Faith is a gift

Faith is a gift, which if not cherished or nurtured will be wasted.  Doubt, on the other hand, can sow seeds of fear which can give rise to hopelessness and lack of initiative.
If you have faith, as much as a mustard seed (tiny), you will be able to move mountains.  But doubt, can be a debilitating factor.  However, it is quite natural to be saddled by doubts at certain times in life.  But we must rise above and conquer these doubts.
Several iconic spiritual personalities have admitted to being assailed by doubts (even Saint Peter, when Christ asked him to come to Him walking on the sea).  Saint Thomas aka Doubting Thomas., was skeptical when he heard about the resurrection of Christ, until he saw the wounds of Christ with his own eyes.

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Unshakable faith comes to the rescue of believers in their darkest moments.  Abirama Bhattar, born Subramaniya Iyer, was a priest at the Abirami Temple at Thirukadaiyur in South India.  An ardent devotee of the Goddess, he would often be lost to the world, as he contemplated on the Goddess and visualised Her in his mind’s eye.  He was ridiculed and was even dubbed as mad by some of his peers.  One day the King of Tanjore —- Raja Serfoji, on a visit to the temple, decided to test Subramaniya Iyer and asked him what phase of the lunar month it was.  Although it was a new moon day, Subramaniya Iyer who had envisioned the Goddess’ moon-like face said it was a full moon day.  The King told him that if the moon did not come up that evening, he would be consigned to flames.  That is when Subramaniya Iyer composed the Abirami Anthathi extemporaneously.  As he did, a miracle occurred, and, legend has it that the Goddess threw her nose-ring into the sky and created a full moon.  The power of faith literally gave the devotee the moon.
Legendary sportsmen have often talked about conquering their doubts and fears through a never-say-die spirit and a mind-over-matter approach which stands one in good stead on the spiritual path too.
Life itself is an act of faith.  When you find your faith at low ebb ———- reading the scriptures, keeping the company of evolved souls, listening to edifying discourses and drawing strength from the miracles in your life can help to strengthen it.  Feed your faith, and your doubts will begin to die.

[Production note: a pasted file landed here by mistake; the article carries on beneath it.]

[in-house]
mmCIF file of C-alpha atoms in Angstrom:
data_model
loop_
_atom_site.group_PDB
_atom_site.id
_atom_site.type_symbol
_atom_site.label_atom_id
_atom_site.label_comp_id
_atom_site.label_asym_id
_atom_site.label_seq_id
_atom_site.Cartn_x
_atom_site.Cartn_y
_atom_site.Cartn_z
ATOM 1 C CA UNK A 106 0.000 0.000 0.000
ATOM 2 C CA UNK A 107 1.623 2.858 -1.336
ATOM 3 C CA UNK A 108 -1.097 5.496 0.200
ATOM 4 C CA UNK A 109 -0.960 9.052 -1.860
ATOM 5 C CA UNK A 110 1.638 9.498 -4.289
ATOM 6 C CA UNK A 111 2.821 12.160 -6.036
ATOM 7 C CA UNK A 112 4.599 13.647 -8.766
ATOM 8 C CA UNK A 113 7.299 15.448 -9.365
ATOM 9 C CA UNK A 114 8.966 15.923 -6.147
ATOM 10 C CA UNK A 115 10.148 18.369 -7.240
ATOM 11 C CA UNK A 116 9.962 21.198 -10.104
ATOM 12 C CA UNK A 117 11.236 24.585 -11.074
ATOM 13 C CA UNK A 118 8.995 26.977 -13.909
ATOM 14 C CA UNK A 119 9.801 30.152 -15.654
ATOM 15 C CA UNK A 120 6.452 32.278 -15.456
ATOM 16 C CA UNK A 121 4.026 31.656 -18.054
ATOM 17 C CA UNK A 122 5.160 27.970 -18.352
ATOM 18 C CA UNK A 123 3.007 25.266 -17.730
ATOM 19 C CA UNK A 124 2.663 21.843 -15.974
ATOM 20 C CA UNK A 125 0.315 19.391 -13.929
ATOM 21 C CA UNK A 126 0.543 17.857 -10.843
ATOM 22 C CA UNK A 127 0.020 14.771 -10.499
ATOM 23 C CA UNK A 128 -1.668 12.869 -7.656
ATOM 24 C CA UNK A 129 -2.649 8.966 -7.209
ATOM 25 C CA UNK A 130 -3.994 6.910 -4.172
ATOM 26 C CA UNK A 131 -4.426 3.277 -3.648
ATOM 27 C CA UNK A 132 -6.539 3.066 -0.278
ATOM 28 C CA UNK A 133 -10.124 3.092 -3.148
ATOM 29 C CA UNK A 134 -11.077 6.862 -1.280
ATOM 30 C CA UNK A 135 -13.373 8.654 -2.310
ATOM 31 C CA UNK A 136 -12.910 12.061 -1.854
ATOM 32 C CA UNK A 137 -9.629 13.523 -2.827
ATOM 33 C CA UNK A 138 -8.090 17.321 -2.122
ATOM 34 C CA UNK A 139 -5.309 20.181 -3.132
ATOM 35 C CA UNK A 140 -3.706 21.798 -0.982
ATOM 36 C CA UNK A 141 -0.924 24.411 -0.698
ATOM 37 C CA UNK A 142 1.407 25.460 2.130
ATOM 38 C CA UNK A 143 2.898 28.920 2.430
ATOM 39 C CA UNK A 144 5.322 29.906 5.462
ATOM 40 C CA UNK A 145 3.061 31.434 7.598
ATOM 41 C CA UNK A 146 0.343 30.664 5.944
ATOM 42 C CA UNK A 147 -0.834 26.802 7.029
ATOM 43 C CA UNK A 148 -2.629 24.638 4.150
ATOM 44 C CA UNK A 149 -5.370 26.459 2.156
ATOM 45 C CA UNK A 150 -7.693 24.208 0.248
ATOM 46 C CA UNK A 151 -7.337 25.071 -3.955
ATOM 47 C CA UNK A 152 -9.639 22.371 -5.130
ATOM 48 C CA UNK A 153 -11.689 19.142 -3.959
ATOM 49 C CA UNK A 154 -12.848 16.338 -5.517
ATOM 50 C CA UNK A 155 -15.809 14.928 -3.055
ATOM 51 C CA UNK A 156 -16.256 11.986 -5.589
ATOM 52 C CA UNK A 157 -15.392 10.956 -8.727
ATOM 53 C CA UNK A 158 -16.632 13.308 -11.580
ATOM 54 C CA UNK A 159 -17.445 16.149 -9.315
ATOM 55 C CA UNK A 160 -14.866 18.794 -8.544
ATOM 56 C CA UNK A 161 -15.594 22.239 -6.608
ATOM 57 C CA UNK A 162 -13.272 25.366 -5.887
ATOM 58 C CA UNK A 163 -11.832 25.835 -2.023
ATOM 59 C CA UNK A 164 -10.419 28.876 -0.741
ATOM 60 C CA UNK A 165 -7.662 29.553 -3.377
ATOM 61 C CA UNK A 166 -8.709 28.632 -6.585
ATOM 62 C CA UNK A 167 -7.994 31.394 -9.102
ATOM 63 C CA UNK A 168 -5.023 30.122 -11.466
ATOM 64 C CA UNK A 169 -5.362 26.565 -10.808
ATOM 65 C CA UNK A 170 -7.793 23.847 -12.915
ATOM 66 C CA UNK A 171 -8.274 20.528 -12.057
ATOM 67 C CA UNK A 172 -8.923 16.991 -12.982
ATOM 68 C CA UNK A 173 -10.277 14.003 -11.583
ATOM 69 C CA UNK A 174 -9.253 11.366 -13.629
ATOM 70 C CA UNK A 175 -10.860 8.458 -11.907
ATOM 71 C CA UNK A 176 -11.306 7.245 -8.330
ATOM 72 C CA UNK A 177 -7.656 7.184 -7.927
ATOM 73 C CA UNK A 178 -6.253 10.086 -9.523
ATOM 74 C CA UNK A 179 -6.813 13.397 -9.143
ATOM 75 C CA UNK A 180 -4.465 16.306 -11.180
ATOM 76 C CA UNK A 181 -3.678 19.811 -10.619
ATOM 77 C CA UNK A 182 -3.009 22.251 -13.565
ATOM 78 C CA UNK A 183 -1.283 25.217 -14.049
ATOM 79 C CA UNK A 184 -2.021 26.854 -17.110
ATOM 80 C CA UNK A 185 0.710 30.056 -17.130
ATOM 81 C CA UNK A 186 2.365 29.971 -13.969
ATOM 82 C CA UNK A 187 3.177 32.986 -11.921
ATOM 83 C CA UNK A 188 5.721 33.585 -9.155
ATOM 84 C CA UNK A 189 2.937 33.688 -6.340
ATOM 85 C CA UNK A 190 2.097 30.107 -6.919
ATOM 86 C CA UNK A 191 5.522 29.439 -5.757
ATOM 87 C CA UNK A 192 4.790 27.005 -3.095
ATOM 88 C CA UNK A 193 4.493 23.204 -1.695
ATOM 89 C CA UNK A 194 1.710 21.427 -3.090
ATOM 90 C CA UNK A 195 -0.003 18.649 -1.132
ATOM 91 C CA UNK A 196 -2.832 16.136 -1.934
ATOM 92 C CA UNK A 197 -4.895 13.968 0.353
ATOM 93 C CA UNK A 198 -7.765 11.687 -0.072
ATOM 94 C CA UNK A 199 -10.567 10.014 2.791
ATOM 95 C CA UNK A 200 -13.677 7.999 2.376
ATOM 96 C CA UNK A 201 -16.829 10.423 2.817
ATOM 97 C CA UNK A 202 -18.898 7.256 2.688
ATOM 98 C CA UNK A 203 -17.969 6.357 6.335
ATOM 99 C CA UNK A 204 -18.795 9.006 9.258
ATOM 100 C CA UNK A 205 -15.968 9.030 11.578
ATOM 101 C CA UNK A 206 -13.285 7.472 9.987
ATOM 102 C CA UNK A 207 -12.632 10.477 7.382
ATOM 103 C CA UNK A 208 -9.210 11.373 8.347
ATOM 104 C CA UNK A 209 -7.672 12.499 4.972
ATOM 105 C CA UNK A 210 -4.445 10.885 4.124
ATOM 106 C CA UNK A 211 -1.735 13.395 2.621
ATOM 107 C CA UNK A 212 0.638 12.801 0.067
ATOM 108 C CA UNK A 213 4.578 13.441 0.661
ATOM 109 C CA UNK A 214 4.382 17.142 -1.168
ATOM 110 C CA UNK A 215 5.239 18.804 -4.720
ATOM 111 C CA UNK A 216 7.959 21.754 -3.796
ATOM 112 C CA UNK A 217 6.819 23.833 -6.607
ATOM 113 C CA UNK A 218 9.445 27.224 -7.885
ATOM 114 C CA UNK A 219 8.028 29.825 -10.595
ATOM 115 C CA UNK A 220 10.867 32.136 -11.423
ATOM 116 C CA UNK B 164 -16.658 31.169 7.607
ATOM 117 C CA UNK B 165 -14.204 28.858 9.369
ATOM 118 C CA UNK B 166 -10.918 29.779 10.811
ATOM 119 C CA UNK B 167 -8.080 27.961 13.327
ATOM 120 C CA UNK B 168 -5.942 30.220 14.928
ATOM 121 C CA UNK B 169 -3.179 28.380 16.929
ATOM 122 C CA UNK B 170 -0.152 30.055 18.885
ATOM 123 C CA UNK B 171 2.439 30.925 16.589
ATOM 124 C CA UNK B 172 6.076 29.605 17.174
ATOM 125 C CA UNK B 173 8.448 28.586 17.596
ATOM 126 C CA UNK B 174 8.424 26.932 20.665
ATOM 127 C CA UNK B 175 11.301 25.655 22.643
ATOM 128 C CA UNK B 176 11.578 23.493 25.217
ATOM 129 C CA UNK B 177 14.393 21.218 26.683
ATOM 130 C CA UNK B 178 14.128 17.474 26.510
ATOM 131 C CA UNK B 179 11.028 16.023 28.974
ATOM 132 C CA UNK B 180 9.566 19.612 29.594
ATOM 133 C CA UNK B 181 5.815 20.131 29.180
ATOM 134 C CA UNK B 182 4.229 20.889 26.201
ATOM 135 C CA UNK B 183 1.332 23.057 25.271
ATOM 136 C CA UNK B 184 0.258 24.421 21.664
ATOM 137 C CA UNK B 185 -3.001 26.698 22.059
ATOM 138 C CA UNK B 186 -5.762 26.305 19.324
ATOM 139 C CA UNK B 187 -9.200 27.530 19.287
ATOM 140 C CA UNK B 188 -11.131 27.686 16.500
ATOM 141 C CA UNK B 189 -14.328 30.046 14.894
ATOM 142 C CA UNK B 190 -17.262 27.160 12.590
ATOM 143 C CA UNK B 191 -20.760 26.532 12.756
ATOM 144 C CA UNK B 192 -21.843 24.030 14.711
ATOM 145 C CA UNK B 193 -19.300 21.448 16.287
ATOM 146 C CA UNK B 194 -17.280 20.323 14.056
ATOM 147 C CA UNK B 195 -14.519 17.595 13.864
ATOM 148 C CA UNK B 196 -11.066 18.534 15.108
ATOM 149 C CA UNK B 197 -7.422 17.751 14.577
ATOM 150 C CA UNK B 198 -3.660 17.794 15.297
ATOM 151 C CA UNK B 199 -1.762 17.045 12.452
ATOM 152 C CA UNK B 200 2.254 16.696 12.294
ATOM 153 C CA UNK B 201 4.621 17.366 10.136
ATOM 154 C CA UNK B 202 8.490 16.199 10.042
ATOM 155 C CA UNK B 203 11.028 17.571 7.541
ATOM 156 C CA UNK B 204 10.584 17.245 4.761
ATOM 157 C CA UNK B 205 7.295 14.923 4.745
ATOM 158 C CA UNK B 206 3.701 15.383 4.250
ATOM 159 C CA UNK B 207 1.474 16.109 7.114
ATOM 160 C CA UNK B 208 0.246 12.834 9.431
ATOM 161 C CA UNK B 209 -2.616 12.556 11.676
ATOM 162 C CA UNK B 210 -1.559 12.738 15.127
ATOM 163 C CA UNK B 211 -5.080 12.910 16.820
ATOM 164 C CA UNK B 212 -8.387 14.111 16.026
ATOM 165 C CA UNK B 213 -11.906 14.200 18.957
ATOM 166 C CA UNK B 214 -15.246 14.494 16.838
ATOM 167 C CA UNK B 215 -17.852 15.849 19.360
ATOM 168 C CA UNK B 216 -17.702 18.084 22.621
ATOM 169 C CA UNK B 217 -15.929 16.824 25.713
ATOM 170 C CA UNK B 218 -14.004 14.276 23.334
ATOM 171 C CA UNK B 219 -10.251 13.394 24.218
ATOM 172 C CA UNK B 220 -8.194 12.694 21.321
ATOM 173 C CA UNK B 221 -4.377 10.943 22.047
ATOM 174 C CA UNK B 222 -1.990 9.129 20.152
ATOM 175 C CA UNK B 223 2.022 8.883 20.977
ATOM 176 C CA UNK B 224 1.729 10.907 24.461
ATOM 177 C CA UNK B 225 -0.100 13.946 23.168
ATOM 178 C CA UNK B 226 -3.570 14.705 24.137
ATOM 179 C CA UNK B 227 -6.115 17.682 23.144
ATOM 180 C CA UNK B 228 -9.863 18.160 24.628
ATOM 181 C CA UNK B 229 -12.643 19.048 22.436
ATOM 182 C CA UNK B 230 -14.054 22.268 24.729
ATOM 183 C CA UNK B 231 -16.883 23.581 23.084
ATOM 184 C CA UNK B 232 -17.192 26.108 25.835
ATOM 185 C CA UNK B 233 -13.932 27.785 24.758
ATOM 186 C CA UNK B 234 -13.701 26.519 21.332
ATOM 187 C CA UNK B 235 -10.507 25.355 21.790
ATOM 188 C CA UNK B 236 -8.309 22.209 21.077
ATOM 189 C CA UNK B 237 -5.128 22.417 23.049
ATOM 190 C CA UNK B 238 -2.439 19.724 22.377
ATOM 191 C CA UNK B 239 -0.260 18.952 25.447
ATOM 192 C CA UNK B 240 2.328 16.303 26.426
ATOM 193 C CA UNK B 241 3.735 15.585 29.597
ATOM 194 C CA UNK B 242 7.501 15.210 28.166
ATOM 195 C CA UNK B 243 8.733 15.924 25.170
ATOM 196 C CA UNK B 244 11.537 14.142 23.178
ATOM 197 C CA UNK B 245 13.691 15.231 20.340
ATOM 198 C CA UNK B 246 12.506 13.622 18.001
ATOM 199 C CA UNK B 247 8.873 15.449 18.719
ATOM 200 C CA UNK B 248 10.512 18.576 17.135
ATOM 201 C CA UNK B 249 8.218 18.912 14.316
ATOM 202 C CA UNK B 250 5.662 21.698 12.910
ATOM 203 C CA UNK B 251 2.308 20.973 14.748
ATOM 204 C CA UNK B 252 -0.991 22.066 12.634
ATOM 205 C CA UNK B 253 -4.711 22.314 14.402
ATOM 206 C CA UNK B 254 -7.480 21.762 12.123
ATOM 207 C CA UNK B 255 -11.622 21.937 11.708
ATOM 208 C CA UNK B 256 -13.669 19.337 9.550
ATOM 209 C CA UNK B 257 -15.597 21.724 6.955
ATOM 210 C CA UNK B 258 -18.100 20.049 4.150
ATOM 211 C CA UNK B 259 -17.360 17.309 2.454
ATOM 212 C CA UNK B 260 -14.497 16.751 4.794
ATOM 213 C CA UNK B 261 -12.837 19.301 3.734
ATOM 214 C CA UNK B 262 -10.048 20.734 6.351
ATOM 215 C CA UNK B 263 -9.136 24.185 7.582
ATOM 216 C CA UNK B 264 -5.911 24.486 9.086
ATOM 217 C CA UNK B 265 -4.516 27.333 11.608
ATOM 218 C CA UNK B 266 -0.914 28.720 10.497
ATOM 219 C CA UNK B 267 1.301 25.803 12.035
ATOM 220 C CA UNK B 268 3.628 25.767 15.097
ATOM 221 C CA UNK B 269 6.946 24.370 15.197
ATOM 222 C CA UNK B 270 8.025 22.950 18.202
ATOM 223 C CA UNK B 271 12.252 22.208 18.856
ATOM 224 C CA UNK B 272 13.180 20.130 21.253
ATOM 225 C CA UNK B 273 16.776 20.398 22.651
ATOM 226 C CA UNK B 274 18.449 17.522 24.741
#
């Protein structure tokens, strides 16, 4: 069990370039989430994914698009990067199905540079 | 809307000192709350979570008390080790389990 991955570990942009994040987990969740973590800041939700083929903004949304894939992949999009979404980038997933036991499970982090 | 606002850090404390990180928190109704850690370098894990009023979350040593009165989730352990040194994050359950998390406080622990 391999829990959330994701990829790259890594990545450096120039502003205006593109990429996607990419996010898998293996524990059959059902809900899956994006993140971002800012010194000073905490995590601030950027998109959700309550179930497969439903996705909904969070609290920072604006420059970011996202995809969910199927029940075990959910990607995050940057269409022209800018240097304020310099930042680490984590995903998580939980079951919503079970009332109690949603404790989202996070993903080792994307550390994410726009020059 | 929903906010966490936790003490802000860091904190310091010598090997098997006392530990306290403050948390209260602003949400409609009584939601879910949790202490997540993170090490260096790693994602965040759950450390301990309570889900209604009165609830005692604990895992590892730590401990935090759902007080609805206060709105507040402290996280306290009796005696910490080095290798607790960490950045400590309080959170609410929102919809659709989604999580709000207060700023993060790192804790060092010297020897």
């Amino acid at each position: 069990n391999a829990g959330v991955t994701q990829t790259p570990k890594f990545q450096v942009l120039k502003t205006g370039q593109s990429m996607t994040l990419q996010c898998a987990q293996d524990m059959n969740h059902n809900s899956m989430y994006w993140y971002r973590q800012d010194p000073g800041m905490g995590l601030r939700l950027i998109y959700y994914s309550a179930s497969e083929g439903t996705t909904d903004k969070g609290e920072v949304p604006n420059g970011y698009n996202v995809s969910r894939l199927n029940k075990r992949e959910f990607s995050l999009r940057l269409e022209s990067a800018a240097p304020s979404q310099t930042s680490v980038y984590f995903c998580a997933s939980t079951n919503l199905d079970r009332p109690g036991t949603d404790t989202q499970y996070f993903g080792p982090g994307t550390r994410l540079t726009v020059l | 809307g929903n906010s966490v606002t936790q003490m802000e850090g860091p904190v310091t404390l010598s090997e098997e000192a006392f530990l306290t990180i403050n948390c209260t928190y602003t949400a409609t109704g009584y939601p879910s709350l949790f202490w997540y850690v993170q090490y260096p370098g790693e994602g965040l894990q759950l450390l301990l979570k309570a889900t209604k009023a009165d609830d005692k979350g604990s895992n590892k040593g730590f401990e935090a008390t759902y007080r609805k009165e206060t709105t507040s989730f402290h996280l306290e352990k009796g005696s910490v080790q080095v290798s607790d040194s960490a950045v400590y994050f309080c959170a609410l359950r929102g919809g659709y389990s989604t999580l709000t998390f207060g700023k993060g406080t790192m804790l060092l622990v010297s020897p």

———— Sudha Umashanker.
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Shirdi Sai Baba

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SHIRDI SAI BABA (1838 — 1918) was a spiritual master who was and is regarded, by his devotees as an avatar of God, saint, fakir and sadguru.  He was revered by both his Muslim and Hindu devotees and during, as well as after his life on earth, it remained uncertain if he was a Muslim or Hindu himself.
Sai Baba stressed the importance of surrender to the guidance of the true Sadguru or Murshad, who, having gone the path to Divine consciousness himself, will lead the disciple through the jungle of spiritual training.  The name “SAI” was given to him, upon his arrival at Shirdi, a town in the west Indian state of Maharashtra.  SAI or SAYI is a Persian title given to Sufi saints, meaning ‘poor one’ and in Banjara language SAYI means ‘good one.’  BABA means ‘Father’ in many Indian and Middle Eastern Languages.  Thus, SAI BABA denotes “Holy Father” or “Saintly Father.”  Sai Baba remains a very popular Master, especially in India.  He had no love for perishable things and his sole concern was self-realization. He taught a moral code of love, forgiveness, helping others, charity, contentment, inner peace and devotion to God.
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His teachings combined elements of Hinduism and Islam.  He gave the Hindu name DWARAKAMAYI to the mosque he lived in, practised Muslim rituals, taught, using words and figures from both traditions.  One of the well-known epigrams “MALIK EK” (ONE GOD) is associated with Islam and Sufism.  He always uttered ALLAH MALIK (GOD IS KING).  Sai Baba came to Shirdi when he was about 16yrs old.  He led an ascetic life, sitting motionless under a neem tree and meditating while sitting in an asana.  He stayed in Shirdi for 3yrs, disappeared for a year, and returned permanently around 1858.